Being the son of veterinarians, I am always disappointed to see cases of irresponsible dog ownership, particularly dogs left to run loose through neighborhoods and breeds known for their aggressive behavior being poorly supervised. Irresponsible behavior with pets, especially dogs, can result in significant liability and, unfortunately, can lead to having the animal euthanized.
Under Pennsylvania law prior to 1996, a person could not be held liable in a dog bite case for the first incident of biting. The “one free bite” rule, however, was eliminated in 1996 by amendments to Pennsylvania’s Dog Law. Now, even the first bite can be presented to a jury as evidence of a dog’s propensity to attack without provocation. Violations of the Dog Law can also lead to fines and criminal penalties. Any person attacked by a dog may file a complaint with the local district justice to charge the owner with harboring a dangerous dog. If the district justice determines the dog is dangerous, even based on one bite, the judge can impose fines and require the dog to be registered. A second bite may result in the dog being put down. The judge’s ruling may also be used to establish the owner’s liability in a civil case for monetary damages.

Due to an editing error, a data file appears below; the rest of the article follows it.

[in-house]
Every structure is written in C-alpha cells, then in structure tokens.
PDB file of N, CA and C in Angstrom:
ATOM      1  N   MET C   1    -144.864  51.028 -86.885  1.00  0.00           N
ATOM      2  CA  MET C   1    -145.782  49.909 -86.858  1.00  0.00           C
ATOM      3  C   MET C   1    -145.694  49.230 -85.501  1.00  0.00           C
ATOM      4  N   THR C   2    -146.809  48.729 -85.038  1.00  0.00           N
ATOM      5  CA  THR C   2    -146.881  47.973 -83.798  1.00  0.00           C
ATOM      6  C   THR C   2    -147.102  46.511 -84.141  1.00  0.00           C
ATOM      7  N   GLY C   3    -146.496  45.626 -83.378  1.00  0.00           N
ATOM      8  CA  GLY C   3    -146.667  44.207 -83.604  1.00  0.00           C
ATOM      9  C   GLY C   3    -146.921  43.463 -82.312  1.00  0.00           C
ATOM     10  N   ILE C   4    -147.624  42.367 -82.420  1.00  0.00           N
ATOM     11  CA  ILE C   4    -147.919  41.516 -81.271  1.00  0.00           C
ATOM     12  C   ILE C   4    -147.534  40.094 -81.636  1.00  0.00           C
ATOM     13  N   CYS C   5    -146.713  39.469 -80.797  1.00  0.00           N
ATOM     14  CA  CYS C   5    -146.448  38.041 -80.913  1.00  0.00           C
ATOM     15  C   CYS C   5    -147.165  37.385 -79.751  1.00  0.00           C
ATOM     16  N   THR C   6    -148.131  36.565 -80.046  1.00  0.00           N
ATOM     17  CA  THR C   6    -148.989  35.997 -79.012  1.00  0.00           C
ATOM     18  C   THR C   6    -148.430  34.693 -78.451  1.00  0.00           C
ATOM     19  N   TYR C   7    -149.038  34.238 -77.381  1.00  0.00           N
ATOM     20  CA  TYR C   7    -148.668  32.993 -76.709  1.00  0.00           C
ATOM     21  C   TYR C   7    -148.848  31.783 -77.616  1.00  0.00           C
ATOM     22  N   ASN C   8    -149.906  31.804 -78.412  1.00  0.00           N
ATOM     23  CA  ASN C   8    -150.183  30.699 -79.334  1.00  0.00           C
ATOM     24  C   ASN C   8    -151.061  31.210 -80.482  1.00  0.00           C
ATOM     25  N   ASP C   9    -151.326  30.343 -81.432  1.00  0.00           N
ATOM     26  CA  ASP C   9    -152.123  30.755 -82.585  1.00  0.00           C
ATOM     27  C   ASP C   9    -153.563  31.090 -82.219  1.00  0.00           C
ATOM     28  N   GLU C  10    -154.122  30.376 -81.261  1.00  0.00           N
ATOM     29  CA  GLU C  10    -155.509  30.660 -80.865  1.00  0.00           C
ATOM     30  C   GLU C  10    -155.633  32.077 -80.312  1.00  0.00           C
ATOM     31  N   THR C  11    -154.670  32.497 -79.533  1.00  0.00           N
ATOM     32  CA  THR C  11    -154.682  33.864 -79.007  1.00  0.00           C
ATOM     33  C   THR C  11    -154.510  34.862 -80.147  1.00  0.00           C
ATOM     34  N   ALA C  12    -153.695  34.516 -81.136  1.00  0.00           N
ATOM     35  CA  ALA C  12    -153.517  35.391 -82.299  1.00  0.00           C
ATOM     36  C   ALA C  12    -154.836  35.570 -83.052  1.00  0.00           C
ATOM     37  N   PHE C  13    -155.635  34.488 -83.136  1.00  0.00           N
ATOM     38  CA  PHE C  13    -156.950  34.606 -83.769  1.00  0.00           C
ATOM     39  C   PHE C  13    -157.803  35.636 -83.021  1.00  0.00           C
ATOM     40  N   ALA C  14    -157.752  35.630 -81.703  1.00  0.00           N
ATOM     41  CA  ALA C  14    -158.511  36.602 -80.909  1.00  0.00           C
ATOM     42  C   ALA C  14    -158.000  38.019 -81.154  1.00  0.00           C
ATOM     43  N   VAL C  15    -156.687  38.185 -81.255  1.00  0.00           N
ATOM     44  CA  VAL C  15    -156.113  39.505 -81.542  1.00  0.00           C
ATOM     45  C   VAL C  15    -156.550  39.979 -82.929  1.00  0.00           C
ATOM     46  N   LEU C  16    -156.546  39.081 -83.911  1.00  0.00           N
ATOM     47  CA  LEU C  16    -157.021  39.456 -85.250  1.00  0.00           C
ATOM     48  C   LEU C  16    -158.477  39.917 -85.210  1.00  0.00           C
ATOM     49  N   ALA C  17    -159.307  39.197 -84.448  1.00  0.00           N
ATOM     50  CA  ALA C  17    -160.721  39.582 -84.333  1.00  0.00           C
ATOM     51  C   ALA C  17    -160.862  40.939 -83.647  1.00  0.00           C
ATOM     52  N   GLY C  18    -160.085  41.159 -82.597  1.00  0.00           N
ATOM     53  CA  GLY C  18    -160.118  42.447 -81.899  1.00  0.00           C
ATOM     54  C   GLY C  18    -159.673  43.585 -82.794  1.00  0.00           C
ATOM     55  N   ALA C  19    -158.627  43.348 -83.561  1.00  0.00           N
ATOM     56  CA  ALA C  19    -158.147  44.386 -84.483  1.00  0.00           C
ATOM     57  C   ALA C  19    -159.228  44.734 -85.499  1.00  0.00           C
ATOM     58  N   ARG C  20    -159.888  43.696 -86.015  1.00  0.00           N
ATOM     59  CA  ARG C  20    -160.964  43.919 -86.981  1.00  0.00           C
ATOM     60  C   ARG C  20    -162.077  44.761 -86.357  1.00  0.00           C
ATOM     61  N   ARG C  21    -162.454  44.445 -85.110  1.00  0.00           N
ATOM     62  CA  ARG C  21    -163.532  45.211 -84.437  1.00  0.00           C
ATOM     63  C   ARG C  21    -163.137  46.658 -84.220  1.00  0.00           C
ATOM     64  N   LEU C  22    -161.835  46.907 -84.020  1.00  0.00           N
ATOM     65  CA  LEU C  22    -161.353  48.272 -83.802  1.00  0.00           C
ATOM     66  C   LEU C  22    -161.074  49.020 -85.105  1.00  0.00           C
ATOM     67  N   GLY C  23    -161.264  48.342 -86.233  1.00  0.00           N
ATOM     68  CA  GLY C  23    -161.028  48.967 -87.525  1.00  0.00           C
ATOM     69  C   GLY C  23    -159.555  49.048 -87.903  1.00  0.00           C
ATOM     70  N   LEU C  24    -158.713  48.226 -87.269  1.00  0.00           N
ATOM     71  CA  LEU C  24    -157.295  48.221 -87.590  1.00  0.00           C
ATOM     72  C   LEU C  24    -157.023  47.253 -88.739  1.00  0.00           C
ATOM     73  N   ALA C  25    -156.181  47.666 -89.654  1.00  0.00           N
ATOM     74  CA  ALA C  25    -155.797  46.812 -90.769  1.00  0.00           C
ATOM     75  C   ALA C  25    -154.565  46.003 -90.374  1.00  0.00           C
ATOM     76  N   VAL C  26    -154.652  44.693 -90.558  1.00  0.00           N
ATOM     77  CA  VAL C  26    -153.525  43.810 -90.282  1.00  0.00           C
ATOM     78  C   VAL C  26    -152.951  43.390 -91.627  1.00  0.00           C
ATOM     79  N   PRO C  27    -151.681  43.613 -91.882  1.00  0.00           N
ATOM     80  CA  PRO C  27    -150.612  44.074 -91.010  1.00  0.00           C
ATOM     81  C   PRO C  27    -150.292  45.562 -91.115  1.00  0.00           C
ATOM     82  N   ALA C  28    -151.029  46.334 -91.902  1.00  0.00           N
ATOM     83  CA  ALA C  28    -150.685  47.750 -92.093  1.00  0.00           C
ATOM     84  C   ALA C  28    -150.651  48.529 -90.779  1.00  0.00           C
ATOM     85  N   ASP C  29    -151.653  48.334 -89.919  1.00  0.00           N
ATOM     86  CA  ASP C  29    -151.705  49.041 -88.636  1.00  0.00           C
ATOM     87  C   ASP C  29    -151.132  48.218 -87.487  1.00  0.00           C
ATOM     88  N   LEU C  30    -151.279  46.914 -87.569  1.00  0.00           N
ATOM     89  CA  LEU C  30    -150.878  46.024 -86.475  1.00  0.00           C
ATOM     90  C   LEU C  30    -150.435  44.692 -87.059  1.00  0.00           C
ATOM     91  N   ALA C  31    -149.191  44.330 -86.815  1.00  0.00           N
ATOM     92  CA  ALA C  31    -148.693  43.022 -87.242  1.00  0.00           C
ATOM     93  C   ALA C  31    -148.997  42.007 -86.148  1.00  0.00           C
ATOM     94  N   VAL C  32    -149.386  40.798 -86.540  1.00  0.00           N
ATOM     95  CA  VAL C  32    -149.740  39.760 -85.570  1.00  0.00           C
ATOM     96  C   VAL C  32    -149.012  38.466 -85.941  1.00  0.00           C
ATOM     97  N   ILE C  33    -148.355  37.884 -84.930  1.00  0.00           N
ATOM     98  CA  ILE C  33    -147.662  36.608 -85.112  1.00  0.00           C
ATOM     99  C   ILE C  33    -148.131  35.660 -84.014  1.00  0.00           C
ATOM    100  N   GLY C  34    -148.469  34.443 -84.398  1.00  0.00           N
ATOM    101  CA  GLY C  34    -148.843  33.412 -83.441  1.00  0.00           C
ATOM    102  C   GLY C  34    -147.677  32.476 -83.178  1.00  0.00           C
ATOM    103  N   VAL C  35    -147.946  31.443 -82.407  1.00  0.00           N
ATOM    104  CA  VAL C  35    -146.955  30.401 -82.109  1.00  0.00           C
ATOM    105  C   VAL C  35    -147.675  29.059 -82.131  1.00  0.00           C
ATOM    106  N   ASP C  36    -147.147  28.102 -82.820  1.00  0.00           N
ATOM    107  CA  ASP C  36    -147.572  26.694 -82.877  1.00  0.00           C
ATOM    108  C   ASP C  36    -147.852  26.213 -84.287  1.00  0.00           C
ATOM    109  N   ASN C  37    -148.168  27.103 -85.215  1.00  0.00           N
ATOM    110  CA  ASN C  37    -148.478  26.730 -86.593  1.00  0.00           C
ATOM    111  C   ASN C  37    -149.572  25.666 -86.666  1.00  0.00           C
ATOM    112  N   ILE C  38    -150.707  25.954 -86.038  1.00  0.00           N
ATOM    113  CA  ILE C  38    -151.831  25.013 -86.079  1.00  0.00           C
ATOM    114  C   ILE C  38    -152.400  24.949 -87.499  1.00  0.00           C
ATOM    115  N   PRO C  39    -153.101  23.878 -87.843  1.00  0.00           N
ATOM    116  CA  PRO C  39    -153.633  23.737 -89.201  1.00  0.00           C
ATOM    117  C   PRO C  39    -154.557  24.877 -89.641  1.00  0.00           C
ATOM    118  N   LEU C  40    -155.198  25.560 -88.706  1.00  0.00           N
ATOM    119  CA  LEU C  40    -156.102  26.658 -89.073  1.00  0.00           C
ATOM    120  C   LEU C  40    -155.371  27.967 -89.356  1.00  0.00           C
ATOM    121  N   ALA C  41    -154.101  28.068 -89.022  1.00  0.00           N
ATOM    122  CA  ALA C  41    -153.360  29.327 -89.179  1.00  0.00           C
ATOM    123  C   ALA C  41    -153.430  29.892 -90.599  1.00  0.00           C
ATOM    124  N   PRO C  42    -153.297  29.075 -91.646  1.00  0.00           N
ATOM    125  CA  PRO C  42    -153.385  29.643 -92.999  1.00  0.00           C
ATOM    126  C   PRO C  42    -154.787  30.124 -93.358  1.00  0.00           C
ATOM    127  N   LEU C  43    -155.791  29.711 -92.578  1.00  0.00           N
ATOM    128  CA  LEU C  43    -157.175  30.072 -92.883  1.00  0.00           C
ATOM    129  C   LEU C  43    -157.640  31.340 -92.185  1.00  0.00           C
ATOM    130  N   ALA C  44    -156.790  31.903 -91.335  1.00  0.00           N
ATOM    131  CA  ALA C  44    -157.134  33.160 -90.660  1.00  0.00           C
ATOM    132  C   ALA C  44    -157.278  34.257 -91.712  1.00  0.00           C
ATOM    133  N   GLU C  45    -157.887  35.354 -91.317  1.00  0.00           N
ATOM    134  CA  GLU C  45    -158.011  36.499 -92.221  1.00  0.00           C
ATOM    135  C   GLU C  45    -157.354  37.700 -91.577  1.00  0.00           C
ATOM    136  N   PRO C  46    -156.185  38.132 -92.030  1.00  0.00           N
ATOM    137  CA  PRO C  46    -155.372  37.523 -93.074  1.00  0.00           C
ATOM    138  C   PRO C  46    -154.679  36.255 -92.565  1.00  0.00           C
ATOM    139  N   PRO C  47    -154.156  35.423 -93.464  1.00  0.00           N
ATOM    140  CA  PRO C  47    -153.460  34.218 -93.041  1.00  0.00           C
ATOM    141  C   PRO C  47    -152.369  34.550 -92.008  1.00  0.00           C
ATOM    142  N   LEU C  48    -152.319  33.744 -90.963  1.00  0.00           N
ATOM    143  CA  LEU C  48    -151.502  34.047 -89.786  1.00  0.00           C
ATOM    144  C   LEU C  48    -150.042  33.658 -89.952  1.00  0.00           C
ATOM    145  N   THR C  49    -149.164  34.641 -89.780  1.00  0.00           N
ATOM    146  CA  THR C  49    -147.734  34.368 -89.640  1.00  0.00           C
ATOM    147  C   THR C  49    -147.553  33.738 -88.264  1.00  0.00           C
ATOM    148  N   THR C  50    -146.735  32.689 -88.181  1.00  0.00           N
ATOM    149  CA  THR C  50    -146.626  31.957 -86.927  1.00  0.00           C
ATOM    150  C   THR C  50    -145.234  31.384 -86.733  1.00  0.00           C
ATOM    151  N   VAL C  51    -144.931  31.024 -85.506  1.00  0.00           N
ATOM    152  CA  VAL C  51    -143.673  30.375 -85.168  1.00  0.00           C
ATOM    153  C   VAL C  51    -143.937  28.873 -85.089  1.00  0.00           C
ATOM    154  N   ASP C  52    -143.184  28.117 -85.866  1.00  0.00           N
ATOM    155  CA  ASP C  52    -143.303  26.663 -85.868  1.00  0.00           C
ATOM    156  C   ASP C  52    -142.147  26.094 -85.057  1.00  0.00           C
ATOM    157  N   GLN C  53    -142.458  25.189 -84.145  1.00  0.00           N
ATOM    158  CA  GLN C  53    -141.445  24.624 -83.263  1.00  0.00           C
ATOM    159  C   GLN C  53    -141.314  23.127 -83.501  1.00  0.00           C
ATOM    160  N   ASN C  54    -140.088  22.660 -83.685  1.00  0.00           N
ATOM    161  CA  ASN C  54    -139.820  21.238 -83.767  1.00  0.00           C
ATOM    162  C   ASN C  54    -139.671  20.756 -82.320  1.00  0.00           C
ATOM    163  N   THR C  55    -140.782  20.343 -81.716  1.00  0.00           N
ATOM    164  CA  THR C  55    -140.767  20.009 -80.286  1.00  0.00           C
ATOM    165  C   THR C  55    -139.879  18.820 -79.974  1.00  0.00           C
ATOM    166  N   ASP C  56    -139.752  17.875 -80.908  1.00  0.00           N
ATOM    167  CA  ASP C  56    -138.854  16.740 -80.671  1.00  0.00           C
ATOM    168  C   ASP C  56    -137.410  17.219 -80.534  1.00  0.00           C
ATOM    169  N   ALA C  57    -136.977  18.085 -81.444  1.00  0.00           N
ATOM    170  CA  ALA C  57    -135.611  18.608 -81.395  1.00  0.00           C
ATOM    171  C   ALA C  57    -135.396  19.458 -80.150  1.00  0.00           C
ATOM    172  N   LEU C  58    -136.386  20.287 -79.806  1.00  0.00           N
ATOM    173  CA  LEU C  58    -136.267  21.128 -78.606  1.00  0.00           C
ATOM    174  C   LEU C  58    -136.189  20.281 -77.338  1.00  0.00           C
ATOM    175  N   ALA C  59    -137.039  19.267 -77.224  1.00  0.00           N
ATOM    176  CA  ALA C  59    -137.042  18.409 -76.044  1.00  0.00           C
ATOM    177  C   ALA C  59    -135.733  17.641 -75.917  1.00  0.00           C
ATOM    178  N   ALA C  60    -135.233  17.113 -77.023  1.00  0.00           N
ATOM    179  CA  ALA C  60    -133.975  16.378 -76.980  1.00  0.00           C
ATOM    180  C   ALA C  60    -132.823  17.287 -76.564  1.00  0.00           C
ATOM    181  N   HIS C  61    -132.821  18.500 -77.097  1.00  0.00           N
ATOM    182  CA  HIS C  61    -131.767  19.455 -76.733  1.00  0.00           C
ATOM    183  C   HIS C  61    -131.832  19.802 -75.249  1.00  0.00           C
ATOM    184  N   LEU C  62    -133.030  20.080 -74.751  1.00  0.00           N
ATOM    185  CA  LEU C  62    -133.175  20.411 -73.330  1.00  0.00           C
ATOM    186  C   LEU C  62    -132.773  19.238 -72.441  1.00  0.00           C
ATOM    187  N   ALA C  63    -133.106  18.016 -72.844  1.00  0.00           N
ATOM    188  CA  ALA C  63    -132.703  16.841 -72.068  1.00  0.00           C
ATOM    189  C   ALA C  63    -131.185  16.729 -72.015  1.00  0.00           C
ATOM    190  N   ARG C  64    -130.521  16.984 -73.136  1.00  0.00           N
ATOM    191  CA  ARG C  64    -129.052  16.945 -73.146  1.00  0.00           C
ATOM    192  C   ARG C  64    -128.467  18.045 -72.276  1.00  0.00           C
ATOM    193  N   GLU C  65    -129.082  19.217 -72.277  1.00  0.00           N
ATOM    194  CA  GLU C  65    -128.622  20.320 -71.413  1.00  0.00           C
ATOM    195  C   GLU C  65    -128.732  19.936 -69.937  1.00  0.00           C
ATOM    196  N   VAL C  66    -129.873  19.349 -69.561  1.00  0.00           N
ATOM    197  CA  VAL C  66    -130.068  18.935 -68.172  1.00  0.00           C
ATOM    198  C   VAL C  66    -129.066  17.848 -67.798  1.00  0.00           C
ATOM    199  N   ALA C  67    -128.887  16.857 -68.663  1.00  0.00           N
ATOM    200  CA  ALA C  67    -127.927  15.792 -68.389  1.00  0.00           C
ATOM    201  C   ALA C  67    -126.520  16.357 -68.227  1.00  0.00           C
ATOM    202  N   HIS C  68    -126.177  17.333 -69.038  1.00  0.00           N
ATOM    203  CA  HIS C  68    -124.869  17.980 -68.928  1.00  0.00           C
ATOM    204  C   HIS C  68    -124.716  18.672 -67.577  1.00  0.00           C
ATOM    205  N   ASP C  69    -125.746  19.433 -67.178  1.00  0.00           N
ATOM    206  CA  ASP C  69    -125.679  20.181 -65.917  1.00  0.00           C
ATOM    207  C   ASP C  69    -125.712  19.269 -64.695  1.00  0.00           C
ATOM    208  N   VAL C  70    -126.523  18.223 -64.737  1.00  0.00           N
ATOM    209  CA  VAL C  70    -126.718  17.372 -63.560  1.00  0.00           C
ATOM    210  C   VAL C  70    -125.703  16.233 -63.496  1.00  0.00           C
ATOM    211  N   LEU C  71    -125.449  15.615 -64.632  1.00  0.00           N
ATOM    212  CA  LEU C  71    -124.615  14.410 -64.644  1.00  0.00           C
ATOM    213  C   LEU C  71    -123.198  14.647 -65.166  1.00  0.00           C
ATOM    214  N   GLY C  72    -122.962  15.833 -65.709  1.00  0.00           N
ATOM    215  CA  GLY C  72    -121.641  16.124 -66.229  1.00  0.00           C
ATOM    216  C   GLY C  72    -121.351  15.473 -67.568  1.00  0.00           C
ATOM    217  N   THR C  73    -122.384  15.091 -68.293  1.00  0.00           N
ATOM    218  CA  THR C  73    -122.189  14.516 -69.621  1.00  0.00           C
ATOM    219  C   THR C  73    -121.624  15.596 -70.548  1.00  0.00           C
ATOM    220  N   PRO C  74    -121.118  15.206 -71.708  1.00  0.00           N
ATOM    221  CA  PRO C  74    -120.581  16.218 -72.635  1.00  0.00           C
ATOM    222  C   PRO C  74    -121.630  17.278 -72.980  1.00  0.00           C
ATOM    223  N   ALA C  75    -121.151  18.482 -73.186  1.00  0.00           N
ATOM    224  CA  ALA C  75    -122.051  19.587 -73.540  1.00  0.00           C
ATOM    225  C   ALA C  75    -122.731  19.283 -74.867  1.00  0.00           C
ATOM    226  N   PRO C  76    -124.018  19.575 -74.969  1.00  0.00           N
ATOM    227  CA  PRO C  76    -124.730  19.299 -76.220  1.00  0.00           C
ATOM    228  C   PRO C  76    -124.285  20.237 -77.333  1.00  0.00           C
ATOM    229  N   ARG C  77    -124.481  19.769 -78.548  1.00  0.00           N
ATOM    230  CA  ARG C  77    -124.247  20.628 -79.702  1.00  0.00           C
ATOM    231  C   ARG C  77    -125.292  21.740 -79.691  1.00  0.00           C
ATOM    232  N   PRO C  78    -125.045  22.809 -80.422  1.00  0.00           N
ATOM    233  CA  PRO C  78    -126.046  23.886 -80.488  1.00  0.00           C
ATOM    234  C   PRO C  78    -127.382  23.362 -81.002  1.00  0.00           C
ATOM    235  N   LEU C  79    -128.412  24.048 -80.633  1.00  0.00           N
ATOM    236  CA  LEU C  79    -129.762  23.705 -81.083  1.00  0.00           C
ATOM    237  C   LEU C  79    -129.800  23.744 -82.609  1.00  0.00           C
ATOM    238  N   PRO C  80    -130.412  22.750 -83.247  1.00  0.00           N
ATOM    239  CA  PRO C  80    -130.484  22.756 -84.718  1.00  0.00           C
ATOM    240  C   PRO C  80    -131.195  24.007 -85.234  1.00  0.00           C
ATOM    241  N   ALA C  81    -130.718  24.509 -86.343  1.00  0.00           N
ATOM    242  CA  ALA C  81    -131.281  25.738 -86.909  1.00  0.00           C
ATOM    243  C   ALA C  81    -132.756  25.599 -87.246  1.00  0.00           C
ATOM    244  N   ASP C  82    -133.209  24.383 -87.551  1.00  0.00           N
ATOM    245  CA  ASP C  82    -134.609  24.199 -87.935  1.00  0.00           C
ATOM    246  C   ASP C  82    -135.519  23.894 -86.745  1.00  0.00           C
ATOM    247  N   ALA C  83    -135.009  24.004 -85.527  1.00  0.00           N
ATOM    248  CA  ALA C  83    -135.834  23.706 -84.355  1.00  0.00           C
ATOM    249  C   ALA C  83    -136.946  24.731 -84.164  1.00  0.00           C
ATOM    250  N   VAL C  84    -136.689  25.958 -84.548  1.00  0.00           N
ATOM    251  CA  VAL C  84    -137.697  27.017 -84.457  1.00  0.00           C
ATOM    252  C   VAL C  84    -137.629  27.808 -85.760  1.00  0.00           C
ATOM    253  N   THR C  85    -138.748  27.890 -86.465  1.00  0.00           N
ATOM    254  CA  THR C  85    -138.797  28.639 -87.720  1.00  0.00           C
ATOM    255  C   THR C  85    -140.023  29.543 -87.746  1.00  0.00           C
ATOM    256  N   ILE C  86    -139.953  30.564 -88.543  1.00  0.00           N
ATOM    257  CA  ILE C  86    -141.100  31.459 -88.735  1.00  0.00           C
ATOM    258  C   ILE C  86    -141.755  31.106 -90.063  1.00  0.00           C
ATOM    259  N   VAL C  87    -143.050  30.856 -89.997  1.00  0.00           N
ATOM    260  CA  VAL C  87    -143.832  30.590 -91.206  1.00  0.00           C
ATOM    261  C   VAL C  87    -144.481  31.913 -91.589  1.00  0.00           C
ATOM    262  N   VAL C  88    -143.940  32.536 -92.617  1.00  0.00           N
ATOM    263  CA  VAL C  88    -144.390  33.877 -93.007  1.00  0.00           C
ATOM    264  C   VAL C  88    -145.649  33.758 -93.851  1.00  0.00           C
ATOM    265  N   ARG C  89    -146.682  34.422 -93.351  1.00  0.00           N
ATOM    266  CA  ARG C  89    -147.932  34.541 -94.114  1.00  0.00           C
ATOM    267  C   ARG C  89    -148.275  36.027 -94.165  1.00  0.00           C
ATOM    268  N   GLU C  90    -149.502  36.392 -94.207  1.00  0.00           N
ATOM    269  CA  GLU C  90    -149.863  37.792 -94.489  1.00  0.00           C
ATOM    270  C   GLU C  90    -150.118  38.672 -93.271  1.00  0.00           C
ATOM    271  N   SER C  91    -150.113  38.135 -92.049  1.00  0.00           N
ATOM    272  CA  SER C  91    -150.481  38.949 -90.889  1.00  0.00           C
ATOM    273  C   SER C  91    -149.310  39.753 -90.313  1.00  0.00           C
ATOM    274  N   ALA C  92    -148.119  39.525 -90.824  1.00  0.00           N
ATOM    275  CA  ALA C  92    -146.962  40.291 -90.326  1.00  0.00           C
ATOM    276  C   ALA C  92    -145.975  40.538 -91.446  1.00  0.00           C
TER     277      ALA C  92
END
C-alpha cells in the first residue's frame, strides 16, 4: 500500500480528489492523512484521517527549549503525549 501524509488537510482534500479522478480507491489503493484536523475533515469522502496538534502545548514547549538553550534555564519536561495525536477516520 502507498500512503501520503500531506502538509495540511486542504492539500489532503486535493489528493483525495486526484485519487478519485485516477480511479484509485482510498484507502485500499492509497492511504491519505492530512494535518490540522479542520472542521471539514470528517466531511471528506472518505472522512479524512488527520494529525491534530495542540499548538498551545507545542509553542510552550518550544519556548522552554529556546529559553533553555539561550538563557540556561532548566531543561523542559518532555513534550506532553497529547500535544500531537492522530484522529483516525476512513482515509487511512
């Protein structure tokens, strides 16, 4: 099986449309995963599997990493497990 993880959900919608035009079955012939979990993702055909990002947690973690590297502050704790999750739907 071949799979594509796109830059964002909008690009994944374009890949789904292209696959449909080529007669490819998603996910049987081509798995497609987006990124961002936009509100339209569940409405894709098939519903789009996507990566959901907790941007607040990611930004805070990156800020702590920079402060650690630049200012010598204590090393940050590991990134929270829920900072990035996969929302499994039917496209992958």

The Dog Law requires owners to have their pets properly licensed and vaccinated, contained in a home or yard, and kept on a leash while off the owner’s premises. Violations of the dog law, such as allowing a dog to run free off the owner’s property, constitutes “negligence per se.” That means the judge will tell the jury the owner was at fault if the dog bites someone without provocation while off the owner’s premises.
Pet ownership, and especially ownership of dogs, requires a responsibility approaching that of parenthood. Dogs need to be cared for, loved, shown boundaries, supervised, and disciplined when necessary. Ignoring them or, worse, showing them cruelty, failing to meet their needs, and leaving them loose on the streets will create a vicious thug just as much as it will for a child. While the law of criminal responsibility for parents who do not parent is still evolving, liability for irresponsible pet ownership is clear and that irresponsibility may, one day, come back and bite you!